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Academic Dishonesty /Campus Rules


Student Legal Services Series 3: Academic Dishonesty /Campus Rules

Stephens & Brown, Athens Georgia’s premier DUI and criminal defense law firm, welcomes University of Georgia, University of North Georgia, Athens Technical College, and Piedmont College students back to Athens.

Continuing in our series of blogs intended to help new and returning students in Athens understand and navigate the legal system, today’s blog will focus on Academic Dishonesty and Awareness of Campus Rules. If you have questions about DUI laws or other local and state laws regarding alcohol consumption, you can access Student Legal Services Series: DUI here and Series 2: Alcohol Laws and Local Ordinances here.

Remember, if you are charged with a crime or asked to meet with school administrators about alleged crimes, it is essential that you hire an attorney who can provide you with a powerful defense and protect your future. Kim Stephens defends students every day against false or inflated accusations, winning in court, and preventing incidents from impacting students’ education and lives beyond college. He is a nationally ranked defense attorney and has successfully litigated hundreds of cases.


Academic Concerns:

While attending school in Athens, it is important to adhere to your college’s policies on academic honesty, appropriate behavior, and campus safety. Defense attorney, Kim Stephens, often represents students involved in student conduct hearings at UGA, and based on his years of experience with the student judiciary process, he advises incoming freshman and returning students to be particularly aware of the following:

  1. Any knife having a blade over two inches—even a small fishing knife—is considered a weapon per state law and University of Georgia regulations and is not allowed on campus, including in the dorms. If you are found to be in possession of such a knife, you will likely be charged with a felony.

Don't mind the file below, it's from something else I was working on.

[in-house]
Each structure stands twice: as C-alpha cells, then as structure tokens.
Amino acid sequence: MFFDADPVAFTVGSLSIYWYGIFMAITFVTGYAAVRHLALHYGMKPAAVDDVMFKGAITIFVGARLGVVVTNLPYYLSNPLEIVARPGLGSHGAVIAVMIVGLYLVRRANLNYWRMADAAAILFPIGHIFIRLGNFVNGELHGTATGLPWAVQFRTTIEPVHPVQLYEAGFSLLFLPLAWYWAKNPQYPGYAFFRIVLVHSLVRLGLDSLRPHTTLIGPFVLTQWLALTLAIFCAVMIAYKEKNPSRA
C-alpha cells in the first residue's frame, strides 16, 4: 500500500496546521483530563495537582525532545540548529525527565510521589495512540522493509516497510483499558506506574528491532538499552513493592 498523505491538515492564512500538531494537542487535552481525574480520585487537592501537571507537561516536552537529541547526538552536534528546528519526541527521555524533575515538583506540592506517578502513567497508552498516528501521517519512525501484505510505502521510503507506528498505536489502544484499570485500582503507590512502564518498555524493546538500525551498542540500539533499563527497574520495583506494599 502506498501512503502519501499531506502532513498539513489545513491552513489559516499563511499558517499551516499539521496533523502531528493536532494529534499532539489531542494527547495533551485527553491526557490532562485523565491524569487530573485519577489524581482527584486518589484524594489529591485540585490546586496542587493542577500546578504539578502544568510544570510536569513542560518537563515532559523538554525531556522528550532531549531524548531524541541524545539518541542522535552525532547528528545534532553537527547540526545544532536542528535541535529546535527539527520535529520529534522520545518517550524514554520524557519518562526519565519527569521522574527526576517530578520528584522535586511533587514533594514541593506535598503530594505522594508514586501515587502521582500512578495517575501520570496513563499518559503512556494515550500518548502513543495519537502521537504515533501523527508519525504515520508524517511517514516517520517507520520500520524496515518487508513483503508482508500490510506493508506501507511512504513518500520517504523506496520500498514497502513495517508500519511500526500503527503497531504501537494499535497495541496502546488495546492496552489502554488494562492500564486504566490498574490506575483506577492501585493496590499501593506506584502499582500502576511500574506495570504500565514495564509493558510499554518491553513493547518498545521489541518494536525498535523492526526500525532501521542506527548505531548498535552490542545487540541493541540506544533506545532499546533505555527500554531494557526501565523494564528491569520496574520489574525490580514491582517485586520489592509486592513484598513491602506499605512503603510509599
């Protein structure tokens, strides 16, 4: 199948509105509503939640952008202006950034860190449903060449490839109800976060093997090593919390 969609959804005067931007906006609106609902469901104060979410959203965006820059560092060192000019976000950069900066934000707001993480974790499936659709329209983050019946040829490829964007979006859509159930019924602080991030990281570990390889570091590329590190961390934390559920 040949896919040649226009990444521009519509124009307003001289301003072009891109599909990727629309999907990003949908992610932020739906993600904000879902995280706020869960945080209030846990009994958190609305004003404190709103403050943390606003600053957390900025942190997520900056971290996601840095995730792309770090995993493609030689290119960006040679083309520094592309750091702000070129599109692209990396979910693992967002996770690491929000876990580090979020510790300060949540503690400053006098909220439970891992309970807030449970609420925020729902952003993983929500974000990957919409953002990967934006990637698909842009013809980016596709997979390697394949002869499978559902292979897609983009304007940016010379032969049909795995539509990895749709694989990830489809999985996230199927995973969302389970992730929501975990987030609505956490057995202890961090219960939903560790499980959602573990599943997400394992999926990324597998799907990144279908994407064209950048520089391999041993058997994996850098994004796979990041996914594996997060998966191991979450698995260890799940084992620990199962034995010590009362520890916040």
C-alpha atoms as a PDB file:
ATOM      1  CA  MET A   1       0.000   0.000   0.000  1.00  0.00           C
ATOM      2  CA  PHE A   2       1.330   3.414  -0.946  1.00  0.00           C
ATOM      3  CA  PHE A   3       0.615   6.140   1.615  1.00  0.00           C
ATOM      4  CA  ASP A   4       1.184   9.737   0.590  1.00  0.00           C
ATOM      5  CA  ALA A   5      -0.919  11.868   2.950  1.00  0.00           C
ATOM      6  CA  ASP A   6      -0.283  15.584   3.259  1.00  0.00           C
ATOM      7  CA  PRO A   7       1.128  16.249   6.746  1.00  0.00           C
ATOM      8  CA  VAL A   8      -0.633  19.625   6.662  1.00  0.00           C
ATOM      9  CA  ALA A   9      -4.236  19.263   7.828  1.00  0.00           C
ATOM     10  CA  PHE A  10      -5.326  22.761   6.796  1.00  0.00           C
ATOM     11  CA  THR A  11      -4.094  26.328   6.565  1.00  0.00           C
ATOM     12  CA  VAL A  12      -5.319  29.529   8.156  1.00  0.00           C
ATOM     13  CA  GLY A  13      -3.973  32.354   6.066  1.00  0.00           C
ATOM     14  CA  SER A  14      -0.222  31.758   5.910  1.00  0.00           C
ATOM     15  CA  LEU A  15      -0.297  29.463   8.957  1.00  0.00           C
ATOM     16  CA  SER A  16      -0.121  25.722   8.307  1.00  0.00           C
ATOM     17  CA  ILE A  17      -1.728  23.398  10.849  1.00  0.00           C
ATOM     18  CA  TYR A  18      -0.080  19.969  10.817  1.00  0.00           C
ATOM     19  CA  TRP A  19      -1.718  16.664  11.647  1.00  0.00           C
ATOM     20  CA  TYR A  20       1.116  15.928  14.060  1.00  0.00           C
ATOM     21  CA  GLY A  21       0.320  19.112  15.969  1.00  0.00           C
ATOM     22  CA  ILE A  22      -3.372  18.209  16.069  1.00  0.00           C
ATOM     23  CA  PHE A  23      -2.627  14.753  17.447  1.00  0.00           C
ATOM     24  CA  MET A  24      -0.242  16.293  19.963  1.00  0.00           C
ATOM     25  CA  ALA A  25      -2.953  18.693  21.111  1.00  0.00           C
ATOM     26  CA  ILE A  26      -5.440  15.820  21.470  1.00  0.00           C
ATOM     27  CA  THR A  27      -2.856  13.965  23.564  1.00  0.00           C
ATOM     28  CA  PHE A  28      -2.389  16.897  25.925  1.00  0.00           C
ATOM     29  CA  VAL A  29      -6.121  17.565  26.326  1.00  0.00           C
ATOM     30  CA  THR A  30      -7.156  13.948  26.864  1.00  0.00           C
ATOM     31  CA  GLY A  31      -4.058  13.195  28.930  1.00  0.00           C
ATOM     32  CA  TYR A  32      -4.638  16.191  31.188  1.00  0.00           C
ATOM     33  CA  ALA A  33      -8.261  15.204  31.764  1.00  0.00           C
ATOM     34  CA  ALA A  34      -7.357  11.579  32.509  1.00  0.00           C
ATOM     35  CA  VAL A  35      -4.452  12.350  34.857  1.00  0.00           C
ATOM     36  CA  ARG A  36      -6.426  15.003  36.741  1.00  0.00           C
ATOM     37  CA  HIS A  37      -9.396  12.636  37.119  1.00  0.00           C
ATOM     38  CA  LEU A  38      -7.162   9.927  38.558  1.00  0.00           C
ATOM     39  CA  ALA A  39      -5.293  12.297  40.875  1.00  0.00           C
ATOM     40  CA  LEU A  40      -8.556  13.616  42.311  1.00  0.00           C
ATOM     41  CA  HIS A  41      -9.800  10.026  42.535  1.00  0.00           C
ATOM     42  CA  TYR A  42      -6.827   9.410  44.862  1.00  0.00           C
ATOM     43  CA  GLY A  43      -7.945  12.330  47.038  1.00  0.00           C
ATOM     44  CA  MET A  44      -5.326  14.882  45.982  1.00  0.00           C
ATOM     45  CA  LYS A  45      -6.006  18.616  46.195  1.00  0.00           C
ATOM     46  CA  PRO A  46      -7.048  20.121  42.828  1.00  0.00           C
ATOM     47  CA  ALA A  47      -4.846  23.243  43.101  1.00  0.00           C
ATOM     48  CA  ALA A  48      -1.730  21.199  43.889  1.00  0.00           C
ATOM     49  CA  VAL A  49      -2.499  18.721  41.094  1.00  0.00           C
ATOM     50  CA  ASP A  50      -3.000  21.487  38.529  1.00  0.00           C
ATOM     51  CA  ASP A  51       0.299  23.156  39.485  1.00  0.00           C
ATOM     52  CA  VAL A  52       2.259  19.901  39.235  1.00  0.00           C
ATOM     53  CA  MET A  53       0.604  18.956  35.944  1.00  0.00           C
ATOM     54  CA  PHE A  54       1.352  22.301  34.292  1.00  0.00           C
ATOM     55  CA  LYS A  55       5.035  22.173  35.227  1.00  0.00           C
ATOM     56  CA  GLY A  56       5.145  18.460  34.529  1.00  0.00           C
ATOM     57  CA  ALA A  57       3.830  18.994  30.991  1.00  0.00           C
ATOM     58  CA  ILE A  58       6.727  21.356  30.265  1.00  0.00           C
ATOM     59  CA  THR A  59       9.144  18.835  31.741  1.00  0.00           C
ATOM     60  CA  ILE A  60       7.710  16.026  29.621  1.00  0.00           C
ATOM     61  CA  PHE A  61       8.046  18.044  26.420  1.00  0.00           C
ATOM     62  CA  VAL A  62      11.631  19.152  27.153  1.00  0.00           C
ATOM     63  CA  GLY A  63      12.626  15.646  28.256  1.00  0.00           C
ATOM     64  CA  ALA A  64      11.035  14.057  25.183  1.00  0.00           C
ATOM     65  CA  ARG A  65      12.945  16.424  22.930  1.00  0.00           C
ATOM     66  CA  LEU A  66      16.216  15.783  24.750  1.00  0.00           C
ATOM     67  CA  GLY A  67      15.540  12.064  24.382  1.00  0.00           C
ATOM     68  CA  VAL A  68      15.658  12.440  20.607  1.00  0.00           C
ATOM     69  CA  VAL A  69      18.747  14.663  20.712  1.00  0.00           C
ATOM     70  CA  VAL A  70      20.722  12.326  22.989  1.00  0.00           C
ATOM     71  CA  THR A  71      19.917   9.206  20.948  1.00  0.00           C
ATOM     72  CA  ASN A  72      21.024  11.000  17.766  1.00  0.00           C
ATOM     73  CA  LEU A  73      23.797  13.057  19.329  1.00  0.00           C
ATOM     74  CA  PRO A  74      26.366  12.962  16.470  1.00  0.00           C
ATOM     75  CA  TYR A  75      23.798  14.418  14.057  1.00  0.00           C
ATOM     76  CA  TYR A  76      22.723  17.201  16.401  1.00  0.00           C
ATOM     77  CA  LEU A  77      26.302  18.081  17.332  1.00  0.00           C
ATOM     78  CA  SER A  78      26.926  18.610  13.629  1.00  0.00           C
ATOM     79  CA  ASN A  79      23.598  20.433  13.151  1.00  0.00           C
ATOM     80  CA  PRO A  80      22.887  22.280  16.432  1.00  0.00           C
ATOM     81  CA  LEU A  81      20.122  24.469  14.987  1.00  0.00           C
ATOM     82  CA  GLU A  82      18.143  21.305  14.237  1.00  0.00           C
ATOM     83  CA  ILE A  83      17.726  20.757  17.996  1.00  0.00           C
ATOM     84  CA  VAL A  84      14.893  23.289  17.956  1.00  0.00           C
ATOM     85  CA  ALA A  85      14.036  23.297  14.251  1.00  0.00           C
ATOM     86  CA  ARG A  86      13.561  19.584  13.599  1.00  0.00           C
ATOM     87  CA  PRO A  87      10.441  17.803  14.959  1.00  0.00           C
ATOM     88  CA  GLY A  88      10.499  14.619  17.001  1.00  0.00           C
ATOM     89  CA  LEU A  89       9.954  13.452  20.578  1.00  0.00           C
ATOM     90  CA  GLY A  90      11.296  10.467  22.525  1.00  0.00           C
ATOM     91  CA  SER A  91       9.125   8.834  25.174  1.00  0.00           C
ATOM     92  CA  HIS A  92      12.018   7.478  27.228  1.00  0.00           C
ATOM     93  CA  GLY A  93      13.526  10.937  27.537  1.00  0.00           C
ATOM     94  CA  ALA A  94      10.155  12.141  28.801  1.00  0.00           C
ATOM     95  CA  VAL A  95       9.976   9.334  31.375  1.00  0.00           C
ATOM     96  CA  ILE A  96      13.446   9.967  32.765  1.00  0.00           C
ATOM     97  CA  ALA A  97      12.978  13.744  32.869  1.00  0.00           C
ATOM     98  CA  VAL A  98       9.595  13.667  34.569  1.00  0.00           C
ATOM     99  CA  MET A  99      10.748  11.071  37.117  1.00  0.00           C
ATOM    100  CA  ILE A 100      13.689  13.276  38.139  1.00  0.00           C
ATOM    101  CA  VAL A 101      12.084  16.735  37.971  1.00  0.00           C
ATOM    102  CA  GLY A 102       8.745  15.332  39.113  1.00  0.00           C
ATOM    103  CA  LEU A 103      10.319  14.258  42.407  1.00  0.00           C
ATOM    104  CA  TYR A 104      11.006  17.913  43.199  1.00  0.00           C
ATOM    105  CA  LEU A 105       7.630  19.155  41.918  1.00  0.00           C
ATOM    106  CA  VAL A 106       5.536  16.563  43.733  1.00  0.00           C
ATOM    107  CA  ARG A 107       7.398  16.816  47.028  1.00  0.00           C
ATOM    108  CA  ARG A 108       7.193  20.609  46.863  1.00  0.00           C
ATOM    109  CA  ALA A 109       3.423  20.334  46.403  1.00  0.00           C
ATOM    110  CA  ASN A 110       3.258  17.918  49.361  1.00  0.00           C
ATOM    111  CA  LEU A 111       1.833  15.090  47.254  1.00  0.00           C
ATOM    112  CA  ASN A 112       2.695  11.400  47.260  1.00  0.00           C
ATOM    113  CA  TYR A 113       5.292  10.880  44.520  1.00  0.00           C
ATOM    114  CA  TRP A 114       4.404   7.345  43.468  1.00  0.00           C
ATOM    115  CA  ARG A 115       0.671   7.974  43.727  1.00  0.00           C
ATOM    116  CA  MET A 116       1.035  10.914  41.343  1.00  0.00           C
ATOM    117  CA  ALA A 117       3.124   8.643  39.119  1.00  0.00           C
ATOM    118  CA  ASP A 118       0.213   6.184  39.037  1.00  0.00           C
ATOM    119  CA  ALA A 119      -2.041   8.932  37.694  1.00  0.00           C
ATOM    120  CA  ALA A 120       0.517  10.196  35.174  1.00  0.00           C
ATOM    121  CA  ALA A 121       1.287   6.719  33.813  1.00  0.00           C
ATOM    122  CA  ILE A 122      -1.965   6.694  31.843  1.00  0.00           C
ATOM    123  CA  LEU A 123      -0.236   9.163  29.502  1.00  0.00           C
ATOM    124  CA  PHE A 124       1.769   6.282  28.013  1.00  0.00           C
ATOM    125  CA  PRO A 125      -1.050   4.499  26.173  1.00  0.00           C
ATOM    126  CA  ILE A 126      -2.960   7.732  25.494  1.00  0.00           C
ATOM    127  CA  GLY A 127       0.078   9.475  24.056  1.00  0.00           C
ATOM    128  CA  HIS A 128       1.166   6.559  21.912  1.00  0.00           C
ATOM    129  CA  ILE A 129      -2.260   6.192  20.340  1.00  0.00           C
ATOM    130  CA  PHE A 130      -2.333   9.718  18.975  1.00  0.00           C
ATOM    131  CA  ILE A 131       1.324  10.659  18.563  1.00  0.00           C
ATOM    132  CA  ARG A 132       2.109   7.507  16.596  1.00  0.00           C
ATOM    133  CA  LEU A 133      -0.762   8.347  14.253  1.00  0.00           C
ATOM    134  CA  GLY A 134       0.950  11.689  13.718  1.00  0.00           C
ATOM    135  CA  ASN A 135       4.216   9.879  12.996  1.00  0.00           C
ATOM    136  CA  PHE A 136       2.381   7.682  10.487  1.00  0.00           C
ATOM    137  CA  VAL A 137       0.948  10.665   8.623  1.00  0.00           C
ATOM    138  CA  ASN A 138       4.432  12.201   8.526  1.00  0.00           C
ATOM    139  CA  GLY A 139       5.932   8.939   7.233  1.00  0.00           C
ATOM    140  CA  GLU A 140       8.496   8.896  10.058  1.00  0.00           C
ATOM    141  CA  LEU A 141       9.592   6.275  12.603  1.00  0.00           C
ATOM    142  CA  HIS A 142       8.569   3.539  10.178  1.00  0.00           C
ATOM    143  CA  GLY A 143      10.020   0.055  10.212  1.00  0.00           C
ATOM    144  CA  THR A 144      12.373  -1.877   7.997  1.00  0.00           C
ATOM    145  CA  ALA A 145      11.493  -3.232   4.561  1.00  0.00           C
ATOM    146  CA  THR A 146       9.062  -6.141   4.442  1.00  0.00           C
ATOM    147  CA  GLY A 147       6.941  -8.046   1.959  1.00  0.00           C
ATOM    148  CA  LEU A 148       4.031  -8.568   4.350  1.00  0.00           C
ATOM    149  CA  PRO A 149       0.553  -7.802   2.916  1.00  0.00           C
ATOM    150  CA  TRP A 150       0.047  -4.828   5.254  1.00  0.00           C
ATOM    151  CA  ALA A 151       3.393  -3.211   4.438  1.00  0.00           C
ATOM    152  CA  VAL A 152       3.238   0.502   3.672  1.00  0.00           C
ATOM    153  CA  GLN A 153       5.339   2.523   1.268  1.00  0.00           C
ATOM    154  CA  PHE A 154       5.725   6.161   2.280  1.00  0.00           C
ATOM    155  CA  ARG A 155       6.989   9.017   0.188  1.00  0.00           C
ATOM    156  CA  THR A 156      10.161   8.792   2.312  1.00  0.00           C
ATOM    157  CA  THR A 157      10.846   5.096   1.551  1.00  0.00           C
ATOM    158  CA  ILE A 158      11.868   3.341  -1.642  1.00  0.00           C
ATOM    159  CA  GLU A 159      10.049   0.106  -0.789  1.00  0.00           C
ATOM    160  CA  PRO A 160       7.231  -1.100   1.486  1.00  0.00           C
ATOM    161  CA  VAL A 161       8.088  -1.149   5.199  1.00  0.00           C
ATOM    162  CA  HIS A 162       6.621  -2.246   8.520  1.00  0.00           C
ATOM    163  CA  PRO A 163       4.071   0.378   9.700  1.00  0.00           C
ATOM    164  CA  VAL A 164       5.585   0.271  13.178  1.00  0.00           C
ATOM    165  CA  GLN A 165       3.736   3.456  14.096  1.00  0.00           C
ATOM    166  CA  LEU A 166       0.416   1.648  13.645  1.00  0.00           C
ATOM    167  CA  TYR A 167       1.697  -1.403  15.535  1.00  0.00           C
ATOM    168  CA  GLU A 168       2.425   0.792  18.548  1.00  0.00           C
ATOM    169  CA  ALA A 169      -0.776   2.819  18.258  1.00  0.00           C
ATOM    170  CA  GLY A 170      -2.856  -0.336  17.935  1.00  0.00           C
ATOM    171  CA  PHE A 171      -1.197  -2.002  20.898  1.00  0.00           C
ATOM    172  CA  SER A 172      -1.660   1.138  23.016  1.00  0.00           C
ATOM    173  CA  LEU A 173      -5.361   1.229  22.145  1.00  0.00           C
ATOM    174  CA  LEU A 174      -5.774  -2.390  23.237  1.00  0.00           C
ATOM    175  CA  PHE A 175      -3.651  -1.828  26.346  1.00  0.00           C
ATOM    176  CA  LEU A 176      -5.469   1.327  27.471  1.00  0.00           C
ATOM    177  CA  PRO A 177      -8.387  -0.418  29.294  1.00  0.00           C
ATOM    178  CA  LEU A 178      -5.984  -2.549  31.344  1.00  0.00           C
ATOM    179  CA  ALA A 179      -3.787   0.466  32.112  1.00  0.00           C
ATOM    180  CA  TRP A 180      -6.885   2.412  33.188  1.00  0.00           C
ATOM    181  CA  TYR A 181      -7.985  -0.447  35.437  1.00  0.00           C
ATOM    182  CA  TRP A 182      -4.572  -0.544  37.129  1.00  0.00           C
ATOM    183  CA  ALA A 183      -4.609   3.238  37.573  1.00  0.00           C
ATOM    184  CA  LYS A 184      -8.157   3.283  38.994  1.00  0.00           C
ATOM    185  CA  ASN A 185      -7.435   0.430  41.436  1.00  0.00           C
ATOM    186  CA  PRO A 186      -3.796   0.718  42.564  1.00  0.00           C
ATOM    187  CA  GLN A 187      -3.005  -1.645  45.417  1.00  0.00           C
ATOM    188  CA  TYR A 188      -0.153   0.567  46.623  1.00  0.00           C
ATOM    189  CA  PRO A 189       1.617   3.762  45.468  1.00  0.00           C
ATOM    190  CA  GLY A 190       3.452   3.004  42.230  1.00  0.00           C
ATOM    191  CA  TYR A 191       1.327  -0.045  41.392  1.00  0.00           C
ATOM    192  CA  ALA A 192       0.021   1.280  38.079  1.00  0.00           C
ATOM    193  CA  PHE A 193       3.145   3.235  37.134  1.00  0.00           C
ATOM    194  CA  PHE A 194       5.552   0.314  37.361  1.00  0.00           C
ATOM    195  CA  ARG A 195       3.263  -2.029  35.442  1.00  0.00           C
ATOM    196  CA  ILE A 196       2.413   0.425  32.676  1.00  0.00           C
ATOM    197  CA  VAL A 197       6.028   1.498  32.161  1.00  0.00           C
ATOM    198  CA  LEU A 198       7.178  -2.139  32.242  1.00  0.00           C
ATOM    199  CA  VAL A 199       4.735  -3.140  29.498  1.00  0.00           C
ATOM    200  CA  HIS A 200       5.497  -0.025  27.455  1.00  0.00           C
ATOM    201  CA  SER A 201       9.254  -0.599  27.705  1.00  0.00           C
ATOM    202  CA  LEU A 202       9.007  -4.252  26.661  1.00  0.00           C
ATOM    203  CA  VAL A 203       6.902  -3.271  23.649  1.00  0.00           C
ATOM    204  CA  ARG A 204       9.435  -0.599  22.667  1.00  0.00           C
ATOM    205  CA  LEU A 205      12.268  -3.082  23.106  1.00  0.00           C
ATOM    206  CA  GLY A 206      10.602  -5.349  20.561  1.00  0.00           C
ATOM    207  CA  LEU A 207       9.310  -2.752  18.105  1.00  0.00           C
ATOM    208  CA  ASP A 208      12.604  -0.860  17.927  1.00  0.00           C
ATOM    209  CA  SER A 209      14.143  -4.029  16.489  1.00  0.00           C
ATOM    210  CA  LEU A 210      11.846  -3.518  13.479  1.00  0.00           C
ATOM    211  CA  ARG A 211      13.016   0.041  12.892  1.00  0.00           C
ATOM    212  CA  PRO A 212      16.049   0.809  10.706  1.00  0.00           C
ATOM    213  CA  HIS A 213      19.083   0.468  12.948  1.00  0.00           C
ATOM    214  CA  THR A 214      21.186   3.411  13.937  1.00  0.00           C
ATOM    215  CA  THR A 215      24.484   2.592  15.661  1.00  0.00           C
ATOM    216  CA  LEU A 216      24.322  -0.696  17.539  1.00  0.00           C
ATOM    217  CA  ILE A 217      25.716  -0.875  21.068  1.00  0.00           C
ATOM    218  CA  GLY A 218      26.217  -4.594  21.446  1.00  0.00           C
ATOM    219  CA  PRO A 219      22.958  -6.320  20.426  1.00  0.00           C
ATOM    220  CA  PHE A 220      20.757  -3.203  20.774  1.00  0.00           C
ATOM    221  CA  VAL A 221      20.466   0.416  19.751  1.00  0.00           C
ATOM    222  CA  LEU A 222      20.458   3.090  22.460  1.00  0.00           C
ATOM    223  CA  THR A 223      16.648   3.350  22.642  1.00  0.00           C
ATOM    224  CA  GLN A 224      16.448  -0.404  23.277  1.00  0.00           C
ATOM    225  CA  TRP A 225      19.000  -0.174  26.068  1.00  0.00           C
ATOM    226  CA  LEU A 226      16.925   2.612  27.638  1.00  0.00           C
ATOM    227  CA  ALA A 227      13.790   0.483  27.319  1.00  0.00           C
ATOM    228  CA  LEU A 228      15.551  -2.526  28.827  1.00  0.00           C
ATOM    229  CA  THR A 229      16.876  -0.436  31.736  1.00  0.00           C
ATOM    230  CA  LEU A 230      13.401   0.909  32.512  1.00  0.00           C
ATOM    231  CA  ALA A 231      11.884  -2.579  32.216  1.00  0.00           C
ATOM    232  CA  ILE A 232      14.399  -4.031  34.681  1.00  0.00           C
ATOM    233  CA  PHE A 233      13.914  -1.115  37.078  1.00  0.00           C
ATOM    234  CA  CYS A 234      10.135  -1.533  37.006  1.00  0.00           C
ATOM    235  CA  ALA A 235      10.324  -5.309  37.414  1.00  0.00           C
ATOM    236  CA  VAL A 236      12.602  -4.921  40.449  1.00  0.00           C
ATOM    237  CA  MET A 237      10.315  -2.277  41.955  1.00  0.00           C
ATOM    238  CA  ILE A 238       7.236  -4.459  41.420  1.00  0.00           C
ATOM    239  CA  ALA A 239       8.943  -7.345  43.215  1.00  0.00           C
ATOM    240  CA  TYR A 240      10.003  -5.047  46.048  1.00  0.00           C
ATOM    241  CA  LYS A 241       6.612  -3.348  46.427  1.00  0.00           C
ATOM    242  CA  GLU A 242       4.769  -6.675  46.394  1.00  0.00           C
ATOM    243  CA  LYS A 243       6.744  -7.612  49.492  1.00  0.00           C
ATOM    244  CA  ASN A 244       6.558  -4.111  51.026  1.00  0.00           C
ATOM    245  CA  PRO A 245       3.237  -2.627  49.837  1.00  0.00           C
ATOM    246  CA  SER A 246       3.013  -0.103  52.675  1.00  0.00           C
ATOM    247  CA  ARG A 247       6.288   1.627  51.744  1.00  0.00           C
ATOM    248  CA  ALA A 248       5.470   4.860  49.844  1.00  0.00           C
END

2. Plagiarism (using someone else’s ideas or words without proper citations) is considered a serious offense at the college level and can result in suspension or expulsion.
  3. Sharing test information or prior tests is considered academic dishonesty and can result in suspension or expulsion.
  4. Online quizzes and tests are frequently monitored via webcam or other tracking devices and any attempt to use outside help can result in charges of academic dishonesty.

2016 Update: Defense attorney Kim Stephens has represented several students recently who were accused of academic dishonesty based solely on camera footage taken during online tests. The footage showed students simply turning their head frequently to the side while taking the test/quiz, from which the instructor deduced that the student was consulting either another electronic device or a person for help and consequently brought charges against them.  Pay close attention to the rules for online assignments and do not put yourself in a position where your academic career is at risk.

  1. If you are charged with any crime while attending college, and the college is made aware of the charge, they will hold a conduct hearing. The student judiciary has the power to suspend or expel you from the university EVEN IF the charges are dismissed or disproved.

Kim Stephens is familiar with the inner workings of the University of Georgia’s student judiciary and provides students with professional advice, often enabling them to continue their studies at the university even after facing charges by the student judiciary. In 2013, Kim Stephens successfully filed a petition for a temporary protective order and injunction which prevented a University of Georgia student charged with a serious crime (which was later disproven and dismissed) from being expelled.  It is critical that students who find themselves facing a student conduct hearing seek professional advice to protect their future.



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